“When I first read the script I was like, so this is just a movie about a guy going from woman to woman?” Cassandra Freeman said after the world premiere of Long Nights Short Mornings at SXSW. “No, thank you.”

Actually, Freeman ended up taking the part. But with the notable exception of her character, Brooklyn-based writer-director Chadd Harbold’s second feature pretty much is a movie about a guy going from woman to woman. Think of it as the dramatic counterpart to his 2013 comedy, How to Be a Man. That one, in which Gavin McInnes taught his kid how to be a grade-A a douchebag, milked the male id for laughs. In this one, Shiloh Fernandez plays James, a man-about-town who is probably the most miserable slave to his id since Michael Fassbender’s character in Shame.

No, James doesn’t end up weeping in the shower after getting blown in a gay bar. But his low point does occur to the tune of techno. It happens around the time he goes to Bossa Nova Civic Club and tries to get in on a bathroom coke sesh with a couple of underage girls, only to get called out for being the creepy old dude. This is the Bushwick version of rock bottom, folks.

Long Nights Short Mornings is framed as a series of vignettes. In each, James has a romantic entanglement (or disentanglement) with a new woman, or sometimes an ex. He’s not the worst guy in New York— more like the guy women think of when they say dating in New York is the worst. He’s allergic to commitment, not the best listener, more than a little insecure, but attractive and sauve/manipulative enough to clock digits even when he’s not sure if he really even wants them. He’s the kind of guy who borrows a girl’s favorite book and then lends it to another girl.

At times, James is The New York Bachelor Who Yearns For Something More – the man who grapples with “isolation, regret and the feeling that, although you may still feel 25 in your heart, your knees are starting to ache and the years are slipping by fast,” as the Times so memorably put it. But why would James consider settling down when he can always booty-call his fallback, the moneyed coke vixen who wants to hook him up with a threesome? I mean, she has a baby grand in her apartment.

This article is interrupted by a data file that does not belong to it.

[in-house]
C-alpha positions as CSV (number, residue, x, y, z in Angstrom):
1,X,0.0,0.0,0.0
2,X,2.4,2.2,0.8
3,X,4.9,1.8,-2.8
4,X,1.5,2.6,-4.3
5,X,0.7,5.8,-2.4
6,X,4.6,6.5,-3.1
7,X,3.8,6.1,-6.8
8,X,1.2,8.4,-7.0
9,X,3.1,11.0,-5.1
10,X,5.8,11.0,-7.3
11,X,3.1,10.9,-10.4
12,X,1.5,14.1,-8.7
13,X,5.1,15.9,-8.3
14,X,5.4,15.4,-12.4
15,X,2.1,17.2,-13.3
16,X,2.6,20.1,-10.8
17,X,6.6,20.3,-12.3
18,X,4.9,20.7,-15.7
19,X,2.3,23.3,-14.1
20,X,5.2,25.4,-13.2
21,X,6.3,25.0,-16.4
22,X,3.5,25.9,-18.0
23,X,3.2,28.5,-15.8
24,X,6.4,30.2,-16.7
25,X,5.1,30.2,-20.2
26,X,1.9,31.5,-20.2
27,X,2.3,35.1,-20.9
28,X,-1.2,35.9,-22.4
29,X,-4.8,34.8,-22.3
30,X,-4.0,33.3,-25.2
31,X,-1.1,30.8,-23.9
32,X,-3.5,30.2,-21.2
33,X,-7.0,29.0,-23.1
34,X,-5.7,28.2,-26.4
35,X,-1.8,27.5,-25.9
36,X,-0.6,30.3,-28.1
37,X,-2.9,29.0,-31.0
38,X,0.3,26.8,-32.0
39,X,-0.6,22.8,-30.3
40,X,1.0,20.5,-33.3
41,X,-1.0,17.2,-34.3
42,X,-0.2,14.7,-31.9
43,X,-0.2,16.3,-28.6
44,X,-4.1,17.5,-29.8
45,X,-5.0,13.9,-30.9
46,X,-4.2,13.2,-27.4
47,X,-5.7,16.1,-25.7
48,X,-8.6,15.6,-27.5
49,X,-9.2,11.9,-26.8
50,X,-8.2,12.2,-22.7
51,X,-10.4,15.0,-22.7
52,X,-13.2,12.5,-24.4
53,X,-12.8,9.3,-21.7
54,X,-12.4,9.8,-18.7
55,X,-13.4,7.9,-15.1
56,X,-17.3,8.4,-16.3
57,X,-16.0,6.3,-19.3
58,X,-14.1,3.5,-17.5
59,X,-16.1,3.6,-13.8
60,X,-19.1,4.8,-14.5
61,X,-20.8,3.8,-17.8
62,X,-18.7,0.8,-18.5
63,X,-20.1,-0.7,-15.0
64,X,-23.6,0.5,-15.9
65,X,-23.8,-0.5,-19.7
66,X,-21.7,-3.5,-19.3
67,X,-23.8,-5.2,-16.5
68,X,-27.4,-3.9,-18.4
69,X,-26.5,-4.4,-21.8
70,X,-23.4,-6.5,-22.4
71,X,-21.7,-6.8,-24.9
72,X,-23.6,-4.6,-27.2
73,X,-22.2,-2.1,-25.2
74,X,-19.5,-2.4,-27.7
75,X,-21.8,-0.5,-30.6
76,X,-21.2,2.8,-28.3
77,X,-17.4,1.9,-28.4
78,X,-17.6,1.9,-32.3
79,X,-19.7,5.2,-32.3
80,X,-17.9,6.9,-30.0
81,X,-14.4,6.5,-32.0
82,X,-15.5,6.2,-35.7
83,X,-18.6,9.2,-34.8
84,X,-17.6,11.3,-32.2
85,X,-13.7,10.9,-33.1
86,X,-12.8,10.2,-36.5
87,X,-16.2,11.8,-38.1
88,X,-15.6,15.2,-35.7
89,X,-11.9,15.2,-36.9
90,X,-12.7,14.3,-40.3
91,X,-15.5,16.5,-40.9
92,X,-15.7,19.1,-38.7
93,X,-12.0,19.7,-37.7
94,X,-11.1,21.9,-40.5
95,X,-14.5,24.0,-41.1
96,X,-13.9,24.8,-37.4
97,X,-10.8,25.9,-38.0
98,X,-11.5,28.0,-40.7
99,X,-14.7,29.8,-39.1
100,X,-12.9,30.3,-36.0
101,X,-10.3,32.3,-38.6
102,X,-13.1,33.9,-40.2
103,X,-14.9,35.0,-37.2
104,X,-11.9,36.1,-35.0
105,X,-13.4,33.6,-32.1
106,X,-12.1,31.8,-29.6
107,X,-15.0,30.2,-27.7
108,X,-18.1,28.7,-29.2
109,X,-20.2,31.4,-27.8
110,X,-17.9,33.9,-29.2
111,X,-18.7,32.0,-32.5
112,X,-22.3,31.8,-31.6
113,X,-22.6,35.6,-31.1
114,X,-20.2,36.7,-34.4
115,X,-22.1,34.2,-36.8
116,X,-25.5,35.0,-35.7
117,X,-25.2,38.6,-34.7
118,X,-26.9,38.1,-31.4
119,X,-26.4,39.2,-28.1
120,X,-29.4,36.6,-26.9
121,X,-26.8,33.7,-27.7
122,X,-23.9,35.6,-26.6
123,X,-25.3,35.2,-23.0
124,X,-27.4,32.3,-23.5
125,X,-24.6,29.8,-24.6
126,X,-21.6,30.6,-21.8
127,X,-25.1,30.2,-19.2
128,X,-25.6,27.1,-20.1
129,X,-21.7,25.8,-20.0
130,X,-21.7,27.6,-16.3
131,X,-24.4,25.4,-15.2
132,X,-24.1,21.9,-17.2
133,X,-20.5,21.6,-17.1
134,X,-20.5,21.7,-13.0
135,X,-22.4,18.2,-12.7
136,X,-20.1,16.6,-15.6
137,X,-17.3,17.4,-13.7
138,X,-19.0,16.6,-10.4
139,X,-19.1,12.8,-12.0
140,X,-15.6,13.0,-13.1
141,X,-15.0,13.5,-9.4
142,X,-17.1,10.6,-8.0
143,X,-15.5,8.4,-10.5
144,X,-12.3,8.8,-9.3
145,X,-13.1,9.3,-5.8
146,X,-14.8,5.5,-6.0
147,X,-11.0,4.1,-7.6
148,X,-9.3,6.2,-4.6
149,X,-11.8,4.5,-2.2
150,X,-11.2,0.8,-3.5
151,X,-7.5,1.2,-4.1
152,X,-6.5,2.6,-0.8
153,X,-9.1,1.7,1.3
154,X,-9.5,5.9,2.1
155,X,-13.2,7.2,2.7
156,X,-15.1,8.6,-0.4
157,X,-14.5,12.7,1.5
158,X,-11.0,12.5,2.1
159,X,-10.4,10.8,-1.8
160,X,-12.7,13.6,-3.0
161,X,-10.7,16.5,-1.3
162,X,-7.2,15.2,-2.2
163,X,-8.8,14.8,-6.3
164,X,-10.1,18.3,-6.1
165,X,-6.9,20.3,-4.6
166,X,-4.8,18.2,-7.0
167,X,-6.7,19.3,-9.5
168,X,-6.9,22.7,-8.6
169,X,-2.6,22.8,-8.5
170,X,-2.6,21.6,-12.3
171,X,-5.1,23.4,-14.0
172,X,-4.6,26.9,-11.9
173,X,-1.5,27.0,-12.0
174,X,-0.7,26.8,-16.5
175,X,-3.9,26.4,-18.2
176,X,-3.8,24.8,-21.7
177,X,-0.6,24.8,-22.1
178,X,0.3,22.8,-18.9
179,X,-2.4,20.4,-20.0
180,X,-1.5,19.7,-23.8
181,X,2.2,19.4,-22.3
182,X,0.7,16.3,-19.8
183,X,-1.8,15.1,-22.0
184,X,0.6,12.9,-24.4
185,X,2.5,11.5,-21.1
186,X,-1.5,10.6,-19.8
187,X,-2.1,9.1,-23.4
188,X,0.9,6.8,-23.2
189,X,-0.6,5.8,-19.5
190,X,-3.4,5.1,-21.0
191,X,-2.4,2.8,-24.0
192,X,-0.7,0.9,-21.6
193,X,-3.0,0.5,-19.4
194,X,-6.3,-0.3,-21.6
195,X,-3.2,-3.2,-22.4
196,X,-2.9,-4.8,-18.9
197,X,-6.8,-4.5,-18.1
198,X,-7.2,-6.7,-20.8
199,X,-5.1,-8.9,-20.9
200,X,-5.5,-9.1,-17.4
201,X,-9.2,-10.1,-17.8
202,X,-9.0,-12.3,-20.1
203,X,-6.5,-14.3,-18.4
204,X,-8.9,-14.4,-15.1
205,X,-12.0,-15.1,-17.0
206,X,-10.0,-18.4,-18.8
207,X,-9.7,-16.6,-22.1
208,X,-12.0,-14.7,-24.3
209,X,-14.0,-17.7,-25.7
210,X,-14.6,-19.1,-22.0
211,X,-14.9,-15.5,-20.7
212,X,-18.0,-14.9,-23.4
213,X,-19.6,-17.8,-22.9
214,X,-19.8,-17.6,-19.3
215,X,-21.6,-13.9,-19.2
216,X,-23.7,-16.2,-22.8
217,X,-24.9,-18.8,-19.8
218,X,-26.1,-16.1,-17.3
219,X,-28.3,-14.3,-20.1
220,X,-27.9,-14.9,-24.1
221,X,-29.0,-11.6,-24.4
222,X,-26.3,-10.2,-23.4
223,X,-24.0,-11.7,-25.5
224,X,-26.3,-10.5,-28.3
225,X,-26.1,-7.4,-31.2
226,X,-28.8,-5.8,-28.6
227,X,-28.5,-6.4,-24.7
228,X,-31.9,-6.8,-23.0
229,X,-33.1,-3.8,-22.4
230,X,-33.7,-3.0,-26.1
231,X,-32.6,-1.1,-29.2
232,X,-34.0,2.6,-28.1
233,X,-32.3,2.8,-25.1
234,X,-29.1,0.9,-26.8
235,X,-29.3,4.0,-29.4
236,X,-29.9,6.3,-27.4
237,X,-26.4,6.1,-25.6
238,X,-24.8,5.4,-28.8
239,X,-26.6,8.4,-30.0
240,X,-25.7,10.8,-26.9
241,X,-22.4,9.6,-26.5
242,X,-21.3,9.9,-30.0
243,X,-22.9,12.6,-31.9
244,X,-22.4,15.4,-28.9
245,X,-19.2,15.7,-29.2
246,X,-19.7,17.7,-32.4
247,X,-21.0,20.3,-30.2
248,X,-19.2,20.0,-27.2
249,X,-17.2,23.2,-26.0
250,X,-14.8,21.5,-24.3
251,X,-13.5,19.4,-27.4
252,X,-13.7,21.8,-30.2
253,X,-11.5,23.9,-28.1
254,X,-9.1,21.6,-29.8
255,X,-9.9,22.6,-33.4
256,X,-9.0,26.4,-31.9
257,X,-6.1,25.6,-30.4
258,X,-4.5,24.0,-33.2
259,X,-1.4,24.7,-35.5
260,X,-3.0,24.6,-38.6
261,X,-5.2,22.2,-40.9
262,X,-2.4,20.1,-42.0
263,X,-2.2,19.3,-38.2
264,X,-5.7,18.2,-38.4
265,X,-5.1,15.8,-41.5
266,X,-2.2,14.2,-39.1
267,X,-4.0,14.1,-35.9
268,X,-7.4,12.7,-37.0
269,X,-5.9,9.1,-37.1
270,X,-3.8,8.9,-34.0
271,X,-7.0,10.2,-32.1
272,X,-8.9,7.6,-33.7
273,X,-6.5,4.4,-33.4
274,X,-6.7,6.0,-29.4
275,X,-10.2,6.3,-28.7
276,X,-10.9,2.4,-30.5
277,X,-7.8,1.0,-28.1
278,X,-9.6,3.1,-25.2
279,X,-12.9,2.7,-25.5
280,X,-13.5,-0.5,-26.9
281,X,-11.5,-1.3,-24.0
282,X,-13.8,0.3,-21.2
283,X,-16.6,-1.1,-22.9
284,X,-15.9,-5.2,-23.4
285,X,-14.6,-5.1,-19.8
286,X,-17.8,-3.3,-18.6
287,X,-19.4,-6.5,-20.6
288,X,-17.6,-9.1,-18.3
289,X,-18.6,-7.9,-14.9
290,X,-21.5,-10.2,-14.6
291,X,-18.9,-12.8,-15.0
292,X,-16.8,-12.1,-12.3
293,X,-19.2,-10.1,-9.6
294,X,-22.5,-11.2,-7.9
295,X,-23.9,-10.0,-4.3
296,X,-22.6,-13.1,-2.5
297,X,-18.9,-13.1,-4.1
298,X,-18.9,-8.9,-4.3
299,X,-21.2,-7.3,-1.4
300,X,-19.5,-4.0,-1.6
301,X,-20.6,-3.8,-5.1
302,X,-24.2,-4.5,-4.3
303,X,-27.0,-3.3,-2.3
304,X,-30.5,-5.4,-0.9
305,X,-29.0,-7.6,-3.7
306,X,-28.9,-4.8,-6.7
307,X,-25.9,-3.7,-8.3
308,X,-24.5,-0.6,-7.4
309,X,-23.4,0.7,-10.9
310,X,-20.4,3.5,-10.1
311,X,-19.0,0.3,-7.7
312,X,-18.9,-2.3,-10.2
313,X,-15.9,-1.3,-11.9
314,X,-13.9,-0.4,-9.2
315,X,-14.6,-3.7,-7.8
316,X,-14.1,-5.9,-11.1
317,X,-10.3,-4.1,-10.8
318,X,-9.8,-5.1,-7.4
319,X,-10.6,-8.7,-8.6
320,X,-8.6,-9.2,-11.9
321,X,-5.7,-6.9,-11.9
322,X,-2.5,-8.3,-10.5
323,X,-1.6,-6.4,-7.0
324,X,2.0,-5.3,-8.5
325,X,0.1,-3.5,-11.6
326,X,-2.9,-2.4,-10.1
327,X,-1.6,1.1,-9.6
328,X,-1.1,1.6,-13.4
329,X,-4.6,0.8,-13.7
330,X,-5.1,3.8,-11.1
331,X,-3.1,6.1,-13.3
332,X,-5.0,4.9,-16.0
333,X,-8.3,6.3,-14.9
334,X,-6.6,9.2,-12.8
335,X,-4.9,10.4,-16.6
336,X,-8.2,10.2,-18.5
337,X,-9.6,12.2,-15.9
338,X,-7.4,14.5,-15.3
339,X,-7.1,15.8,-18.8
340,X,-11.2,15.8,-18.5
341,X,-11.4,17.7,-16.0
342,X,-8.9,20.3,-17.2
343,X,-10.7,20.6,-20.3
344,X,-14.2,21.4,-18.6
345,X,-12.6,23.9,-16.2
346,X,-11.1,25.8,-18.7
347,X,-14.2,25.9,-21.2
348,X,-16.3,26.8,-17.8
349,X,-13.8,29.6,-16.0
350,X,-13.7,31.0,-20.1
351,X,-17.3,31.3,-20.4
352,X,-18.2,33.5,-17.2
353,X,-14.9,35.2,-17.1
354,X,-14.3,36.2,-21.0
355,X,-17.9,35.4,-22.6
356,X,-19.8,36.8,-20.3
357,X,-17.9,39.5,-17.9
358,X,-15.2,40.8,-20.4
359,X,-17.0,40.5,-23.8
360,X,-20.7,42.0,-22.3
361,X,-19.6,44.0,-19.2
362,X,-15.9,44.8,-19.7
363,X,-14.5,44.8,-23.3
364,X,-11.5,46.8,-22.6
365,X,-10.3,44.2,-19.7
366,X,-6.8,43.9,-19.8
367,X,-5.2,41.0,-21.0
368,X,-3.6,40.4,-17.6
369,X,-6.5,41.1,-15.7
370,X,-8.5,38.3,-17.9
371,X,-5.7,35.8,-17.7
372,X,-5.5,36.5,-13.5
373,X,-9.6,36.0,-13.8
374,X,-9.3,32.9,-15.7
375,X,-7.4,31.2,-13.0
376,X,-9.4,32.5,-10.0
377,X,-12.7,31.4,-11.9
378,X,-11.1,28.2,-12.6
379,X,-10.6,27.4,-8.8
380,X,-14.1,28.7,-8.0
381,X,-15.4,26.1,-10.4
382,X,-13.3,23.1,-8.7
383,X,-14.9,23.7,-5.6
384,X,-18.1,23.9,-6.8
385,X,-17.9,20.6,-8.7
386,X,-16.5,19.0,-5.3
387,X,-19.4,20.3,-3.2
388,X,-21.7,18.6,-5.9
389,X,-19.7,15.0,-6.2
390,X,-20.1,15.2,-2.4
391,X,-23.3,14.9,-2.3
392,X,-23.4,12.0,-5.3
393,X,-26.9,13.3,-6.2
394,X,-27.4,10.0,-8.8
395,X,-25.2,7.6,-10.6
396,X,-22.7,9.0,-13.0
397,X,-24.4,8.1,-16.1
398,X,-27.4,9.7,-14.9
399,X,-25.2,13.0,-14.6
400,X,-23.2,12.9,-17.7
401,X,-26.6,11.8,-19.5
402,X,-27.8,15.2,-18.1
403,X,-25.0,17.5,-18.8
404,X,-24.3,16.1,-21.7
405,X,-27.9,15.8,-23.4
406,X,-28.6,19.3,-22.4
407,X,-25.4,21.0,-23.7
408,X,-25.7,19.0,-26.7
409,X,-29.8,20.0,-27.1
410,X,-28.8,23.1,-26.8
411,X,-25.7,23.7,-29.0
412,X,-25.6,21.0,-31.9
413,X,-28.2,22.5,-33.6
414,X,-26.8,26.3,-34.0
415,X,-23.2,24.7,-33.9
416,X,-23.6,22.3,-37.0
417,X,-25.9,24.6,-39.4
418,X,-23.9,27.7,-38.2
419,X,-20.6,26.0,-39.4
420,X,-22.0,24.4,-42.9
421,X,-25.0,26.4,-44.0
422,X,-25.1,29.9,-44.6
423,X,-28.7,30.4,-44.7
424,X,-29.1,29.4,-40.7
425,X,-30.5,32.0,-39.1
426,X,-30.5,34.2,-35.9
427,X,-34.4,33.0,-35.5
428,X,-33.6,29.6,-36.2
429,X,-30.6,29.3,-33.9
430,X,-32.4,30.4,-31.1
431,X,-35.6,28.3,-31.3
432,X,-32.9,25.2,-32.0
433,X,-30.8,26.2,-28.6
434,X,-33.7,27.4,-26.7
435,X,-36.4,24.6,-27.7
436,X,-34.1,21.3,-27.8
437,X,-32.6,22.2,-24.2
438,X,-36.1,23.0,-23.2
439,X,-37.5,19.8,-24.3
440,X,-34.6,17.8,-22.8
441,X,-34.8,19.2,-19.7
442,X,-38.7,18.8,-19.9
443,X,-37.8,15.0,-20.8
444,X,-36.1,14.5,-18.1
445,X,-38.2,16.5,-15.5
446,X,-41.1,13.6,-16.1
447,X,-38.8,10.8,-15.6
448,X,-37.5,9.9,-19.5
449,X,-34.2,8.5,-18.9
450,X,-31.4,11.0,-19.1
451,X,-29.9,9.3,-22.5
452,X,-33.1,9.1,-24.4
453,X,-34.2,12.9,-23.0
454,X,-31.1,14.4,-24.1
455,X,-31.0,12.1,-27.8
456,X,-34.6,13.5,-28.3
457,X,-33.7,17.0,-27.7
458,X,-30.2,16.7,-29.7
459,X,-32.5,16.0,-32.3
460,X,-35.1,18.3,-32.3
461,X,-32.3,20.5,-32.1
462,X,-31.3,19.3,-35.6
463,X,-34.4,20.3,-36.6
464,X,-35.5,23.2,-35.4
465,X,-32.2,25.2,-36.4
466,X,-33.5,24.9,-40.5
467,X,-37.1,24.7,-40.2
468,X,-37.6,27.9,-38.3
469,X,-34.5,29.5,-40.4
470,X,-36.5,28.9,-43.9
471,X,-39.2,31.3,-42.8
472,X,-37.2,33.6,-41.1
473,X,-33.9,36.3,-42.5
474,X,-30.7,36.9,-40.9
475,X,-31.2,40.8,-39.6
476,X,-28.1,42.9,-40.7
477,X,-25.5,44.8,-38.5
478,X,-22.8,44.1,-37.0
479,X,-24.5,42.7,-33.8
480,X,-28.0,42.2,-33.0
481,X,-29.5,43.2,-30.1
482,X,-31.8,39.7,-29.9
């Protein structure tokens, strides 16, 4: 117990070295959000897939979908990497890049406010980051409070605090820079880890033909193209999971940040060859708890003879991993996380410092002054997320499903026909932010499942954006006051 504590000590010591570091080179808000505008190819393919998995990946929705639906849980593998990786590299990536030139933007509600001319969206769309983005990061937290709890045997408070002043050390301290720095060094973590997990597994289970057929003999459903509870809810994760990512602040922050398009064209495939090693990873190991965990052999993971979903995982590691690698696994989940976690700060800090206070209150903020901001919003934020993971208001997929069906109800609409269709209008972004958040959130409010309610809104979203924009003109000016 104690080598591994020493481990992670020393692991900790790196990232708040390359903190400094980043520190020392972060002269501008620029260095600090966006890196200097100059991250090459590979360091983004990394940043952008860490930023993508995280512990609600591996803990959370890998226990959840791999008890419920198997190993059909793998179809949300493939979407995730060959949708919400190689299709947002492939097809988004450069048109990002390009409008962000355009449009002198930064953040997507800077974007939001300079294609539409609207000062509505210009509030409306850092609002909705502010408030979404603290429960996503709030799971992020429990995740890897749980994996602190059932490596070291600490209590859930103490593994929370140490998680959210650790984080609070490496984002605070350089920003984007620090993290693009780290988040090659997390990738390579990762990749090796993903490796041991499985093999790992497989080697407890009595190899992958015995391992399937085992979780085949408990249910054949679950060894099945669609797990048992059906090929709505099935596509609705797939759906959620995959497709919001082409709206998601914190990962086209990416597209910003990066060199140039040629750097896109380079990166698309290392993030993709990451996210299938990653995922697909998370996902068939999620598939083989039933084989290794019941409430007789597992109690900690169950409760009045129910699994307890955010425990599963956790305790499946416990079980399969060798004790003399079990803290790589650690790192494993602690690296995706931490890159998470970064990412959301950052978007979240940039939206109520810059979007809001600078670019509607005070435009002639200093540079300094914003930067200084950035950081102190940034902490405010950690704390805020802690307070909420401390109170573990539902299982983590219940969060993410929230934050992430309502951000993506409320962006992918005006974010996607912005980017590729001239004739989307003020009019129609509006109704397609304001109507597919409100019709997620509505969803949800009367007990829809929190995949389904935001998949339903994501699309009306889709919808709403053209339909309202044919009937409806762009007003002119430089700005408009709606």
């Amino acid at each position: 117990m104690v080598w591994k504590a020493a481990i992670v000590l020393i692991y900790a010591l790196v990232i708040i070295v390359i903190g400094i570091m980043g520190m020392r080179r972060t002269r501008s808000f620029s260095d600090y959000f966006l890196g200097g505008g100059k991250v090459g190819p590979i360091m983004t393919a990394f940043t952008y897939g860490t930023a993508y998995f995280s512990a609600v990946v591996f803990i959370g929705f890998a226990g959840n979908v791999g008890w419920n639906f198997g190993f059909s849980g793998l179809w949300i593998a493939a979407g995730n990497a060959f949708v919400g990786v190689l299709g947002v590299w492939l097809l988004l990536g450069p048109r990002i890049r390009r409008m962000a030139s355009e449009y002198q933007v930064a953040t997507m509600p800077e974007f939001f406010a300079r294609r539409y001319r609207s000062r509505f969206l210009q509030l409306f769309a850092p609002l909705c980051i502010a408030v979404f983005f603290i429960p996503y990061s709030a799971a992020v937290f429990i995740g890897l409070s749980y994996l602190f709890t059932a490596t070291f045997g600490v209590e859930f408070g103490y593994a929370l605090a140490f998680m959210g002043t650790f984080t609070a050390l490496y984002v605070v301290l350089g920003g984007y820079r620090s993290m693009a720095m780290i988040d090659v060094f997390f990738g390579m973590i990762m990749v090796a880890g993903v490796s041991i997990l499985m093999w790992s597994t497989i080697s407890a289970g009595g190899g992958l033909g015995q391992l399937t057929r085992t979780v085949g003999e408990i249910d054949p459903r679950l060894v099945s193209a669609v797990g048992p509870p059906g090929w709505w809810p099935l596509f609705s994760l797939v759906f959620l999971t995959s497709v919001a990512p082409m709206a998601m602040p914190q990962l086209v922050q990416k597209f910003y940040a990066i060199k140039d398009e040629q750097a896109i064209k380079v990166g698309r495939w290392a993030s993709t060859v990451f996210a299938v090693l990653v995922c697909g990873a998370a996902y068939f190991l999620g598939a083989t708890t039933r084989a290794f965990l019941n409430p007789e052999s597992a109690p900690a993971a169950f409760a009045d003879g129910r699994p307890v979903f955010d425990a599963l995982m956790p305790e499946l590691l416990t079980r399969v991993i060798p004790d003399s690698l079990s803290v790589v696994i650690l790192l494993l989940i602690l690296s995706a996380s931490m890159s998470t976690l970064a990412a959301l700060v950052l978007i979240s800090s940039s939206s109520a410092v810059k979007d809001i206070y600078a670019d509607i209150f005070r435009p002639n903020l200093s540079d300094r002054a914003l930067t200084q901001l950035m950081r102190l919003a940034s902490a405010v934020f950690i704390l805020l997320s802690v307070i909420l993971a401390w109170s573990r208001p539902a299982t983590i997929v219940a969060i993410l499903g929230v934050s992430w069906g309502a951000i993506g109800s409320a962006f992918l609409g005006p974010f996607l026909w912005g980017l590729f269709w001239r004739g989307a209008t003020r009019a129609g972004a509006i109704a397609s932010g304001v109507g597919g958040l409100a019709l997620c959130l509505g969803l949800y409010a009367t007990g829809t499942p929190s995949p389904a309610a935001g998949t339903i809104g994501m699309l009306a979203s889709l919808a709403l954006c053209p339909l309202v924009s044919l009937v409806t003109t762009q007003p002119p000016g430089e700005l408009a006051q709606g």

For the most part, these vignettes are tightly focused, via long takes, on James and his partner at the time, whether she’s a struggling cabaret singer who is reluctantly lured back into his arms, or the platonic friend who finally hooks up with him despite knowing it’s Bad Idea Jeans, or the older, seemingly manic coworker who toys with him despite being in a relationship.

Occasionally the milieu broadens and we meet some New York characters beyond just these lonely souls who are stuck in Tinder purgatory: McInnes, of Vice and Street Carnage infamy, reprises his role in How to Be a Man and cameos as a standup comic riffing on – what else? – threesomes. And then there’s the hipster host of a party in what looks like a Bushwick loft, who brags about working with a pair of artists who had plastic surgery in order to morph into each other.

During the q&a, Harbold, a 29-year-old Tisch graduate, revealed that this mustachioed manchild was based on a friend who worked with (you guessed it) Genesis and Lady Jaye Breyer P-Orridge. Speak of the devil! Harbold’s instructions to the actor were clear: “Watch this documentary and talk about them as if you worked for them and be a douchebag.’”

Douchebag is definitely the order of the day in Long Nights Short Mornings, though James is at least a somewhat repentant one. But rest assured director Chadd is no chad. While introducing the movie, he thanked his girlfriend.